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Mackubin Thomas Owen, a senior fellow with the Foreign Policy Research Institute, provides one of the best descriptions I’ve found of Lincoln’s approach as a commander of a military at war. He called Lincoln “an activist commander-in-chief who frequently ‘interfered’ with his generals. [Lincoln] [...]

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I’m reading the second half of Archer Jones’ Civil War Command and Strategy: The Process of Victory And Defeat this weekend. He makes an interesting point about the power of informal leadership over formal leadership positing that people find informal leaders just as [...]

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This post completes the series, Stewards of Civil War Railroads. Read Part I here and Part II here.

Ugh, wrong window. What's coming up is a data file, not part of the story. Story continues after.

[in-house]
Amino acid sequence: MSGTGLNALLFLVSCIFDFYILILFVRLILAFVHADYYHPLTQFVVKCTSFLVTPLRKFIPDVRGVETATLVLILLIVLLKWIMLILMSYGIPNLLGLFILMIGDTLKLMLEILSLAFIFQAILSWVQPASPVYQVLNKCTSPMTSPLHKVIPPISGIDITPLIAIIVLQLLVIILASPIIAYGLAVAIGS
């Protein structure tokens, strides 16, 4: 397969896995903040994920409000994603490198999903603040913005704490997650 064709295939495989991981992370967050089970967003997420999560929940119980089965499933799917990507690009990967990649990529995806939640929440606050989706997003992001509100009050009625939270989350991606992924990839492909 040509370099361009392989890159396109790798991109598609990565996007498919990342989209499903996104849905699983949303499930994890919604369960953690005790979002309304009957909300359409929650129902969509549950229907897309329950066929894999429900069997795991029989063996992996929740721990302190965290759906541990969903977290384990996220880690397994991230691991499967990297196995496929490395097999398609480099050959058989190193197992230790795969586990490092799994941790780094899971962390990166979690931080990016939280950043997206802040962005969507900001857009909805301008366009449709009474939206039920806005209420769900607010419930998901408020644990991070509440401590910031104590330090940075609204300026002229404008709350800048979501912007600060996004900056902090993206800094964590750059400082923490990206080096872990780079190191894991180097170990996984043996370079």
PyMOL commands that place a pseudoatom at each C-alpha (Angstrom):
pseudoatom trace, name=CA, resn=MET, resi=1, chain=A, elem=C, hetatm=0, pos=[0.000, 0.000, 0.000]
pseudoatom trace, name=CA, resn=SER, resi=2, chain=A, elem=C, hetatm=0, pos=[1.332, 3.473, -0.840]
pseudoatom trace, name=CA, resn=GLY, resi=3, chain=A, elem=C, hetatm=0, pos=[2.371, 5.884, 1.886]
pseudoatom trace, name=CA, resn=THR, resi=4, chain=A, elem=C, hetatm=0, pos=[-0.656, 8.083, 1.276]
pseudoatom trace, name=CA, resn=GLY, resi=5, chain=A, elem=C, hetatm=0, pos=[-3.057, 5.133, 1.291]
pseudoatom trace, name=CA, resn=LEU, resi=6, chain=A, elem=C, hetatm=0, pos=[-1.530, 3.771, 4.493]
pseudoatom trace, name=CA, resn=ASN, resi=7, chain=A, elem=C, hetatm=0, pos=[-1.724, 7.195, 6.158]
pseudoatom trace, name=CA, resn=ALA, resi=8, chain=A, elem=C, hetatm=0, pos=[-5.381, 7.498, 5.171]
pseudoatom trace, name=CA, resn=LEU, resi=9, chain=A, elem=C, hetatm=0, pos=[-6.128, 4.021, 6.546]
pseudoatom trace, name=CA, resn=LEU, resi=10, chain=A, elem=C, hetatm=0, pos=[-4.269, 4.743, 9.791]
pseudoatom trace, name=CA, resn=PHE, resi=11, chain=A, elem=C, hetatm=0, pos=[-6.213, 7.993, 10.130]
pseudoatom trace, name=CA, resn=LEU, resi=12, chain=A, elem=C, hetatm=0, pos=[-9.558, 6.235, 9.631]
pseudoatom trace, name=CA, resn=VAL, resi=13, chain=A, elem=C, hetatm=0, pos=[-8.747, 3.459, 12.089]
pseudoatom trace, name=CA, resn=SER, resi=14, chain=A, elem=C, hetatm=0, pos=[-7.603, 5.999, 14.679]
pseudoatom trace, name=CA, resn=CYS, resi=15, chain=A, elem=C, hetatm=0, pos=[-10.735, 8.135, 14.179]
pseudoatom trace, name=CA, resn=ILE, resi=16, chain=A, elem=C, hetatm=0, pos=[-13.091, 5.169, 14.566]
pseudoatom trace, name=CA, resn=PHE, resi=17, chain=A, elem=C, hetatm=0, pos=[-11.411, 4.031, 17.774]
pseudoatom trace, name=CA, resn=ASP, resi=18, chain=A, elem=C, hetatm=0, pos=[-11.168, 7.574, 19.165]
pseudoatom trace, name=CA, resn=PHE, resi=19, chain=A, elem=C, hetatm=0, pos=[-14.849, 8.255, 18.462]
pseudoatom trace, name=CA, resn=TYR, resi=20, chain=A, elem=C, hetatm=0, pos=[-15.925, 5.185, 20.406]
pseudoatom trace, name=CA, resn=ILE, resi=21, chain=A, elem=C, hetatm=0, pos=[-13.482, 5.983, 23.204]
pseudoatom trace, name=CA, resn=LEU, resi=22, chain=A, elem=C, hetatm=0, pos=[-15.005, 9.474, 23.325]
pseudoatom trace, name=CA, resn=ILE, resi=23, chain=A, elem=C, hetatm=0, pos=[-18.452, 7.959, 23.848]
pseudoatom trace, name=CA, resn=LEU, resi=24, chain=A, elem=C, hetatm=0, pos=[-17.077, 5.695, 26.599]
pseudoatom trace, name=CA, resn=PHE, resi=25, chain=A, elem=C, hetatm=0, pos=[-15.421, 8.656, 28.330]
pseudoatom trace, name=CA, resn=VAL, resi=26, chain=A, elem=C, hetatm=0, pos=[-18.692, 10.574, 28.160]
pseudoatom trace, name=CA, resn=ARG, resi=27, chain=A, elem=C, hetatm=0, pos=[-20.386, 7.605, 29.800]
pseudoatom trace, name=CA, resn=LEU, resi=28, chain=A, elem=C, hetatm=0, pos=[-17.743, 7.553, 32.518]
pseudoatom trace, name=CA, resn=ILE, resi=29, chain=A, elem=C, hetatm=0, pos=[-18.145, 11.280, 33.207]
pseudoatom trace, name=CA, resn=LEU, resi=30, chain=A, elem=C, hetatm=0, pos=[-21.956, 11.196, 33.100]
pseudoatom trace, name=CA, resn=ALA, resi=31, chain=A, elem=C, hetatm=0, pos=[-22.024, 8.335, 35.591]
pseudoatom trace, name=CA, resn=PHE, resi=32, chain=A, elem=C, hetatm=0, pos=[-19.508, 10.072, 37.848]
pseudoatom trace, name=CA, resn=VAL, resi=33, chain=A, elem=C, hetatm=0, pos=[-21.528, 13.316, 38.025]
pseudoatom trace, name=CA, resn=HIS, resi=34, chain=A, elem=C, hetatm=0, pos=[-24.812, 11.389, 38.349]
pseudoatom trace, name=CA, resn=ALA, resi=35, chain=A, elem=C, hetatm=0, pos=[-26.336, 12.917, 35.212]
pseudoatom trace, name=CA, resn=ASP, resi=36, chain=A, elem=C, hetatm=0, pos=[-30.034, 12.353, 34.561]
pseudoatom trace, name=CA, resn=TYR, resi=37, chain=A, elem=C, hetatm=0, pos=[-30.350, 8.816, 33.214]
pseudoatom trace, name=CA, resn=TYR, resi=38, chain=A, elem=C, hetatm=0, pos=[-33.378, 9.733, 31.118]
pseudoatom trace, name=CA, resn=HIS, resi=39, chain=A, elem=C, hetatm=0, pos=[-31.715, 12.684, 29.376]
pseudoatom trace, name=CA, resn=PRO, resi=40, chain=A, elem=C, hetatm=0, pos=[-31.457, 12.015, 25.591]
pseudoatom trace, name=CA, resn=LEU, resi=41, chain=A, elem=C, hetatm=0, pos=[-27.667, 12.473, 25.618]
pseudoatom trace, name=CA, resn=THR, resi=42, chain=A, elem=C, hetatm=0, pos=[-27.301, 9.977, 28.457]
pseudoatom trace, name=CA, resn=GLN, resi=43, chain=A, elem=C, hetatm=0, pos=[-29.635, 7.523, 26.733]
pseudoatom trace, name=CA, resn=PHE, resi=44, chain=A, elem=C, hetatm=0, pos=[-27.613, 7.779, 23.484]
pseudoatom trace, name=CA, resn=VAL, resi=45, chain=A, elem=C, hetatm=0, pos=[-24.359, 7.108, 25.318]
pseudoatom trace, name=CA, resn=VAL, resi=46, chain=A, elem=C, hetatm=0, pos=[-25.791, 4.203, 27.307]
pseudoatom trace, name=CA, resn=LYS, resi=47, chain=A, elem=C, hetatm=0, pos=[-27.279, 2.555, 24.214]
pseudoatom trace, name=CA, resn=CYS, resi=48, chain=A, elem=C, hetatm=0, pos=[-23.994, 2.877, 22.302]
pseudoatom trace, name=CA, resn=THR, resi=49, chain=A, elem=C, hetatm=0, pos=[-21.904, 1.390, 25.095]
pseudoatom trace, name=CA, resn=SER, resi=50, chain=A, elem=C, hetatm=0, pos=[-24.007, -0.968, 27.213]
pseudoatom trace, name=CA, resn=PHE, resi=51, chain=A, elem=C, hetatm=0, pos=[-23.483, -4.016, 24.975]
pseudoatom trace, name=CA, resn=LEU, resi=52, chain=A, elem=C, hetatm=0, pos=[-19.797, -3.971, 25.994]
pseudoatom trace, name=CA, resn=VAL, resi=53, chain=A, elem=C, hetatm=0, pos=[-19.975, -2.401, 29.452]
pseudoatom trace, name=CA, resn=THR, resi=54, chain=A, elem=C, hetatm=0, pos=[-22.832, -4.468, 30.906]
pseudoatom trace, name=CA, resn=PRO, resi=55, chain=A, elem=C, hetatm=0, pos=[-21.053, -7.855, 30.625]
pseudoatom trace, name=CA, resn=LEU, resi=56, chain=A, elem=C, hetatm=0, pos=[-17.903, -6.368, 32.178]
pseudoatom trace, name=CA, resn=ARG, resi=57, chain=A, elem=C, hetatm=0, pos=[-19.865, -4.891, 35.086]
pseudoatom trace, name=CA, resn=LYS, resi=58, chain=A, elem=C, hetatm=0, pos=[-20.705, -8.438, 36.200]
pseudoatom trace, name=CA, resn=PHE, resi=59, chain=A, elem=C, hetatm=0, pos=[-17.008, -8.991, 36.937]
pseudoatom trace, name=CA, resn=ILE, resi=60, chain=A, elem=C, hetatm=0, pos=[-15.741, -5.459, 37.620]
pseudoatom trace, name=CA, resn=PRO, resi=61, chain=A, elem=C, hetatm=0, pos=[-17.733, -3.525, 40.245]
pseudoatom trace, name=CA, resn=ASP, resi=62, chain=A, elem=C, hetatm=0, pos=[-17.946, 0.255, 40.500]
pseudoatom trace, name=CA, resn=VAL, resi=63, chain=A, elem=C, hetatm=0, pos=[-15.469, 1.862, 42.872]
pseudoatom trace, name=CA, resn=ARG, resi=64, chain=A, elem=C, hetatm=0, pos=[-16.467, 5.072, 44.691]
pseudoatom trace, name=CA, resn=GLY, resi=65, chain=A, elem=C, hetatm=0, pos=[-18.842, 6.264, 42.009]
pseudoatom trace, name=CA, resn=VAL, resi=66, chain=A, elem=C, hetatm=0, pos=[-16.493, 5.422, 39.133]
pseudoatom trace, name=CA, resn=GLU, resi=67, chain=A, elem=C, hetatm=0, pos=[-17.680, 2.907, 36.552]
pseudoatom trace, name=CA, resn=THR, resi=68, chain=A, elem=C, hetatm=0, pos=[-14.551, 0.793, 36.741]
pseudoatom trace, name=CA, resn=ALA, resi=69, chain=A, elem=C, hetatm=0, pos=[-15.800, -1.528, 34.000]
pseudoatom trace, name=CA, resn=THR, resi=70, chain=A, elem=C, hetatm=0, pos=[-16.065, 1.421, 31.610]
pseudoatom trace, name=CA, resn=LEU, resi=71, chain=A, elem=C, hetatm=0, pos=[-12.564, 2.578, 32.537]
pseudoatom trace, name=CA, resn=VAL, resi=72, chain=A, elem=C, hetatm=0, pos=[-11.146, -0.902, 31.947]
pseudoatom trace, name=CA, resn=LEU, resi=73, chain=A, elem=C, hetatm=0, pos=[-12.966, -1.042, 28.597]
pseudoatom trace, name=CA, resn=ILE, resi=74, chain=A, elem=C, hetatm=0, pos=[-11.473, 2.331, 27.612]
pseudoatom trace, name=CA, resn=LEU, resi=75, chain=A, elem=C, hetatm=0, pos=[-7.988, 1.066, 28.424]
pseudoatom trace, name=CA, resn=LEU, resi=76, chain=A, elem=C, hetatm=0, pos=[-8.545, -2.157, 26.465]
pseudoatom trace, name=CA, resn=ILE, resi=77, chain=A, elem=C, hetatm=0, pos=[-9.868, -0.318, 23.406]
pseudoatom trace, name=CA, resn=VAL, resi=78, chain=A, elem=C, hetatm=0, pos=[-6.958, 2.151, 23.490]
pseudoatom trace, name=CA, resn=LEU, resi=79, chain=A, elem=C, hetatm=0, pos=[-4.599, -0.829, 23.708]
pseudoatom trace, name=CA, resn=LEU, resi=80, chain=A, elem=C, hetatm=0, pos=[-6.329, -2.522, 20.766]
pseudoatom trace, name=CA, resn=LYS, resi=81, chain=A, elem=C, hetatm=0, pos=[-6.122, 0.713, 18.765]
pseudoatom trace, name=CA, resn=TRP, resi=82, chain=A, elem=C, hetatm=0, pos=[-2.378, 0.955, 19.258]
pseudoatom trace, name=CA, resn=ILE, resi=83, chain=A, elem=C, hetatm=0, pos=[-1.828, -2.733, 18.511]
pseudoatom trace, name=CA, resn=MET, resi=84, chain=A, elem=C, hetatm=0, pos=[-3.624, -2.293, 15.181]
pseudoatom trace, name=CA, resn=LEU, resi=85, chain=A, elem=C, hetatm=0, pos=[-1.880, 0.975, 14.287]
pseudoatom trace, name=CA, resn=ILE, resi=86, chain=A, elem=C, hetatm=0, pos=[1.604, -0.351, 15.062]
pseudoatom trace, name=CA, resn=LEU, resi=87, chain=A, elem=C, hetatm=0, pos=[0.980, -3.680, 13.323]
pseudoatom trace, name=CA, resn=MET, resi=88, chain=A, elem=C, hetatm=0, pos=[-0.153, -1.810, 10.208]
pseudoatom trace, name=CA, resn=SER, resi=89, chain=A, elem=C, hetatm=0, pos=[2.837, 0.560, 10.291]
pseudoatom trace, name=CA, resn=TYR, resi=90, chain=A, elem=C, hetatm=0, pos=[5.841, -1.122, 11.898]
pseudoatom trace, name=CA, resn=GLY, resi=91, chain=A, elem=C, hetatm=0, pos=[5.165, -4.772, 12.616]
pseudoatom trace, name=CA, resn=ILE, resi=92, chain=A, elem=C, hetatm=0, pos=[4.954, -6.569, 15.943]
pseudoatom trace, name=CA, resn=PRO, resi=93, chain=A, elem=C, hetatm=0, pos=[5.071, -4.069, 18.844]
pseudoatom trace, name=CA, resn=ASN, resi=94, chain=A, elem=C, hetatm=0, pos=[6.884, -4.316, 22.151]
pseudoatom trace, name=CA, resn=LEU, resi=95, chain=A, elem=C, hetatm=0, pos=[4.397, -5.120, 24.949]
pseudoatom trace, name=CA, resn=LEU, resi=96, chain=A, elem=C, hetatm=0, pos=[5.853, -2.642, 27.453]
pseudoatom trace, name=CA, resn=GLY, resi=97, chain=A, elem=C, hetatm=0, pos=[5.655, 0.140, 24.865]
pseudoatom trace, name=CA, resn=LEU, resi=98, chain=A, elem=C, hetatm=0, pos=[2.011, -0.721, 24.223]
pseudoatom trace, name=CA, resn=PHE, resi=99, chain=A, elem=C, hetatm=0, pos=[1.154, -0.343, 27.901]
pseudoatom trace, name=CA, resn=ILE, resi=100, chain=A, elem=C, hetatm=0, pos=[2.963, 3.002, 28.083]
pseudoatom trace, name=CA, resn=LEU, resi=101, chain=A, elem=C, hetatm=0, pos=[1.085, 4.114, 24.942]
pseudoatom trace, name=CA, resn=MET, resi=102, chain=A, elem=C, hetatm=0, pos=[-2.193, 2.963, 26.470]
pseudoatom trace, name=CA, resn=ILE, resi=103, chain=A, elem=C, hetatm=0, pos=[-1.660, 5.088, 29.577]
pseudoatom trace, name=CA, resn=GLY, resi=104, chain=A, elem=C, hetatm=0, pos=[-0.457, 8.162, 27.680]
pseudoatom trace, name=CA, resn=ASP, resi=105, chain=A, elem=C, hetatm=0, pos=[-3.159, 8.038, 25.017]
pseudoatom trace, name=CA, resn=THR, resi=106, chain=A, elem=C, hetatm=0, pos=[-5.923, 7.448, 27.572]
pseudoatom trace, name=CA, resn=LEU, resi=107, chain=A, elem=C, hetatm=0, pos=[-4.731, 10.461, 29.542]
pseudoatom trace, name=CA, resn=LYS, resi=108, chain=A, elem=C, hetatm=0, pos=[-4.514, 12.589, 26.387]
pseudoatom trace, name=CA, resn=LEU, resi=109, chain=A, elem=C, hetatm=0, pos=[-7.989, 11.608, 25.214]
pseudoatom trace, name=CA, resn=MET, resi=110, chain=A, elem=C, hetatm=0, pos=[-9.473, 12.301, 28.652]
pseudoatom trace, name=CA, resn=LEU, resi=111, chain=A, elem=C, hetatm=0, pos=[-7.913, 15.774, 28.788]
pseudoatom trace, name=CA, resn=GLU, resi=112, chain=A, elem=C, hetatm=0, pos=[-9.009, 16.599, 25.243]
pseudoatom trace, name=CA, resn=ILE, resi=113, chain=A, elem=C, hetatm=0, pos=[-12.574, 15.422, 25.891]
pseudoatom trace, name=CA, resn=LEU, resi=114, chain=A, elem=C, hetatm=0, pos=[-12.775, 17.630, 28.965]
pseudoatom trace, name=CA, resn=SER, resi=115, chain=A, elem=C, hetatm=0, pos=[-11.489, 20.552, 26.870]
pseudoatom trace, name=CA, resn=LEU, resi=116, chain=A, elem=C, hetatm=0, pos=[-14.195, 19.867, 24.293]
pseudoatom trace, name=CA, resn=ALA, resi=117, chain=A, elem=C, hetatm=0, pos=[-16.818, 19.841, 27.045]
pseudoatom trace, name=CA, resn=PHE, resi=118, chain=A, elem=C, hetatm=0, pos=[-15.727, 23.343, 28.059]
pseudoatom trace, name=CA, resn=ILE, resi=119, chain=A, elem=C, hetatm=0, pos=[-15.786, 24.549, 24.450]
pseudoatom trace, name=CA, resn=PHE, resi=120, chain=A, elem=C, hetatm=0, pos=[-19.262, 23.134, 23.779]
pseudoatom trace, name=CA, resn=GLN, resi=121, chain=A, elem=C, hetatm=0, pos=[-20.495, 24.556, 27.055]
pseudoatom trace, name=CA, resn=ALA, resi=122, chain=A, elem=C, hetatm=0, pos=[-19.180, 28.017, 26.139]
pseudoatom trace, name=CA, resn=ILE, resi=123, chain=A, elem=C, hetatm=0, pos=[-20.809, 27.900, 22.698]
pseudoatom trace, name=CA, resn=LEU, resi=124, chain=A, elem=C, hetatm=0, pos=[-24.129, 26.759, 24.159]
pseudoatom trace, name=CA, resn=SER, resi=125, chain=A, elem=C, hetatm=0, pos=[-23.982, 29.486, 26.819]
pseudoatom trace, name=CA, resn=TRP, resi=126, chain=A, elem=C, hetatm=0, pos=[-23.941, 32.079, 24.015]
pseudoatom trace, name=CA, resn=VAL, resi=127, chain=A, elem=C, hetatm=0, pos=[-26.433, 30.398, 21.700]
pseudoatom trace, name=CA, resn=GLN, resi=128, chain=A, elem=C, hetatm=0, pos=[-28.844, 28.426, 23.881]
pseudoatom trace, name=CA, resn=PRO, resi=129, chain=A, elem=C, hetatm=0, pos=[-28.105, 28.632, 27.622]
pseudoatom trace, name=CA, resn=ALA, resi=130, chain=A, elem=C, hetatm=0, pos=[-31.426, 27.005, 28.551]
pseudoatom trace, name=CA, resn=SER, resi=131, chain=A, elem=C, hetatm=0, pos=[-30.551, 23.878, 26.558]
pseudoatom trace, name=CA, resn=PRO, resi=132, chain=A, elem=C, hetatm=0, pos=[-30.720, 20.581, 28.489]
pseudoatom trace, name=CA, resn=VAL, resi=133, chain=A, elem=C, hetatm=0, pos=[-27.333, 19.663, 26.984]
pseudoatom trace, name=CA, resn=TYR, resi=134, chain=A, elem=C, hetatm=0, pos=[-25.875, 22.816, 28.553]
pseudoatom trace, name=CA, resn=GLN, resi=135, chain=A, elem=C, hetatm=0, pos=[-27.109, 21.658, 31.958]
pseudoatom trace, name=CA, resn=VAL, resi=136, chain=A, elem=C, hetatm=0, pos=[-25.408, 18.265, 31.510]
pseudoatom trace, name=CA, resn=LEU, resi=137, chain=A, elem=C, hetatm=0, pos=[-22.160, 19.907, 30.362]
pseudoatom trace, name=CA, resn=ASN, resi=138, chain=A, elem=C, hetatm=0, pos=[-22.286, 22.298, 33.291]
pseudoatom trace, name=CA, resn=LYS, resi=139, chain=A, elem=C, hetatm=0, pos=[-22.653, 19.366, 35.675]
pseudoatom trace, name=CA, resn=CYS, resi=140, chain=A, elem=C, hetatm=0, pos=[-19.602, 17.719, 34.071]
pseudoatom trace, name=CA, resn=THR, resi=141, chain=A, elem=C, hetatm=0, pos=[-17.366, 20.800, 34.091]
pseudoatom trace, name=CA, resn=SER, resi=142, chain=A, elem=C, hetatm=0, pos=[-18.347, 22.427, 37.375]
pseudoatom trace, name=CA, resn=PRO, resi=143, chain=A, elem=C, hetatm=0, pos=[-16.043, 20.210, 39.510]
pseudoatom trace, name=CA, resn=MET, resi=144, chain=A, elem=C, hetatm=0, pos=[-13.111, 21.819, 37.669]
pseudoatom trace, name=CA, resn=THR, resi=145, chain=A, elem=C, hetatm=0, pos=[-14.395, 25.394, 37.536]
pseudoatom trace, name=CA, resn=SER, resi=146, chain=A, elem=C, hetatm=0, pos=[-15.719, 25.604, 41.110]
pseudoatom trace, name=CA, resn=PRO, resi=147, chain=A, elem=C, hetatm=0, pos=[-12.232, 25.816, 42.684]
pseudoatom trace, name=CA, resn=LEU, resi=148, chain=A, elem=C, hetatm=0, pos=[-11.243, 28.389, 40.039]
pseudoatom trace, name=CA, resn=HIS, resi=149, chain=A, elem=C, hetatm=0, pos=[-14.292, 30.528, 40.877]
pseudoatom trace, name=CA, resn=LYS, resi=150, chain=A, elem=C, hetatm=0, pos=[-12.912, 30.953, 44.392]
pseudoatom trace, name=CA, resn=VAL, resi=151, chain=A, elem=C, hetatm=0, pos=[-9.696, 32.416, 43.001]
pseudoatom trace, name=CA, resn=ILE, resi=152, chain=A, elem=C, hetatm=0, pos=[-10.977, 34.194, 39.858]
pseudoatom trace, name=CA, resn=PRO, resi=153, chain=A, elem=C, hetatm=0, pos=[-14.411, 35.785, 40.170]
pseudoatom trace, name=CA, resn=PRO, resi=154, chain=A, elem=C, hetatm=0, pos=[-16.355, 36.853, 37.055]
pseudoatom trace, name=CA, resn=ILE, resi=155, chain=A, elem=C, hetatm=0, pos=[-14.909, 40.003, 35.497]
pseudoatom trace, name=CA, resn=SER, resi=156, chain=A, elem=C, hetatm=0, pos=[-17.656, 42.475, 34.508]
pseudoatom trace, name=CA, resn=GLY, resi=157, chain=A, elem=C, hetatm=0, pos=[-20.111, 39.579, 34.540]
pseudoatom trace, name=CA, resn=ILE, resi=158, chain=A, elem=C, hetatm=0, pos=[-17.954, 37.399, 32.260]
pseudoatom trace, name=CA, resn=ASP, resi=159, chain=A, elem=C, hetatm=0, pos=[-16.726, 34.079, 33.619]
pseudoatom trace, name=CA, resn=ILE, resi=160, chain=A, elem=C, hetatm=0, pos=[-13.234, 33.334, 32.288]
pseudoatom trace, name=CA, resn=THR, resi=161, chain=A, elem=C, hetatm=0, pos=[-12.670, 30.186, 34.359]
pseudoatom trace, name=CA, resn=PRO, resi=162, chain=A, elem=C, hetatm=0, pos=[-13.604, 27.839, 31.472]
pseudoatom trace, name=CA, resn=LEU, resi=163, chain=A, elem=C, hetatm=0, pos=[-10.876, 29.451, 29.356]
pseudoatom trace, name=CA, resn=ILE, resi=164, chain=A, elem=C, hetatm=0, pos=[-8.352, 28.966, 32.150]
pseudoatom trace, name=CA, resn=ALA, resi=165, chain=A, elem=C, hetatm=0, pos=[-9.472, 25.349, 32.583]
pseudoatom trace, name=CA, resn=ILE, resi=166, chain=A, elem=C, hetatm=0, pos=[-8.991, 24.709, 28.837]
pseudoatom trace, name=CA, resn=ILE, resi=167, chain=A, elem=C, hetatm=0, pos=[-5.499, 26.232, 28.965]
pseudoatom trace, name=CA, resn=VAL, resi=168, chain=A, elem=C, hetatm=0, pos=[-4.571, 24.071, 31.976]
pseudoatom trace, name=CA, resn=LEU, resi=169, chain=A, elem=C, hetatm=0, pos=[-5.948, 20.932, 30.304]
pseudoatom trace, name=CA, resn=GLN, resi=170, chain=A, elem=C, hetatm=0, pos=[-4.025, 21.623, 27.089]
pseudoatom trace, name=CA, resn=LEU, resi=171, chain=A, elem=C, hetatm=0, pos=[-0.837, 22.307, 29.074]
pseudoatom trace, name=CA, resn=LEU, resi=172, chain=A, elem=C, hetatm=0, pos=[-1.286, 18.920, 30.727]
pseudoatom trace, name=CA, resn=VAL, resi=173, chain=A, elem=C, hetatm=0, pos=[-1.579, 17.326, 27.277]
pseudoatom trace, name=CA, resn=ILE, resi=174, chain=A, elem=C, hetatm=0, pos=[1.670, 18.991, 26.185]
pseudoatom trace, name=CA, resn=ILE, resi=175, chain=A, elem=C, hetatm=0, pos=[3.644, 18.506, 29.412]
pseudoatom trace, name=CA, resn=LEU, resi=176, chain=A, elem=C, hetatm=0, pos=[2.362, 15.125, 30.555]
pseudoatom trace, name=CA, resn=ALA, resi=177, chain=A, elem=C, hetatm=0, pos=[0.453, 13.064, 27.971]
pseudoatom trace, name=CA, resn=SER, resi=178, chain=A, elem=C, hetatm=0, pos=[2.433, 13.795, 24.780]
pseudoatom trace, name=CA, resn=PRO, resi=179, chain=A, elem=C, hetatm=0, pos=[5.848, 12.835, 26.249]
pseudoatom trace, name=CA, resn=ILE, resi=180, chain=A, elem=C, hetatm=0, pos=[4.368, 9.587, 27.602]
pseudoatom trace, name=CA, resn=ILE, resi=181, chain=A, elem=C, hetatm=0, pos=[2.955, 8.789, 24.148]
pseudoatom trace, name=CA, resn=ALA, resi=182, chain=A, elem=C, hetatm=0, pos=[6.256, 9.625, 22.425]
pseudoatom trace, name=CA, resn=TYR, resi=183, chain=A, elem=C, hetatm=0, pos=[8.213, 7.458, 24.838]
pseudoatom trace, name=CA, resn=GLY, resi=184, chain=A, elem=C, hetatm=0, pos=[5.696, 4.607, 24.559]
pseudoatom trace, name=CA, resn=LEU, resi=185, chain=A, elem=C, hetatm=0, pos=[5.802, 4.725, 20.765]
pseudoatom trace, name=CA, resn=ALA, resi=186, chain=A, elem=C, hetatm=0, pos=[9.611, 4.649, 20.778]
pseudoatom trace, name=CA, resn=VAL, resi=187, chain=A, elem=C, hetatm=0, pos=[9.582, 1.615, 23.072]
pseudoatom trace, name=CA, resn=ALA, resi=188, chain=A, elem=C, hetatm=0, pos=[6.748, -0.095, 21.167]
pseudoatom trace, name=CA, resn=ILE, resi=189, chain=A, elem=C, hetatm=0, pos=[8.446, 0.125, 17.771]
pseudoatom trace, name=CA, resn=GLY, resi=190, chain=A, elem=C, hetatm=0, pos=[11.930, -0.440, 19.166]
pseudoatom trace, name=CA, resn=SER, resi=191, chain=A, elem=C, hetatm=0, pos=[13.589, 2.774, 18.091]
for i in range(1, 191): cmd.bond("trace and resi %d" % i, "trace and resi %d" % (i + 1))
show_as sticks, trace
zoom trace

Above: Group of the Construction Corps U.S. Mil. R. Rds., [...]

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“Lee took longer to learn from his experience that the frontal assault contributed only to attrition without victory than any other field commander in the Civil War.”[i]

Edward Hagerman covers in detail the practices of the Federal and Confederate armies as it relates to entrenchment. McClellan and his successors employed it masterfully. [...]

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This post continues the series of “Jomini on the Nature of War.” Part I: Introduction is available here, Part II: The Burgeoning Military Theorist here, [...]

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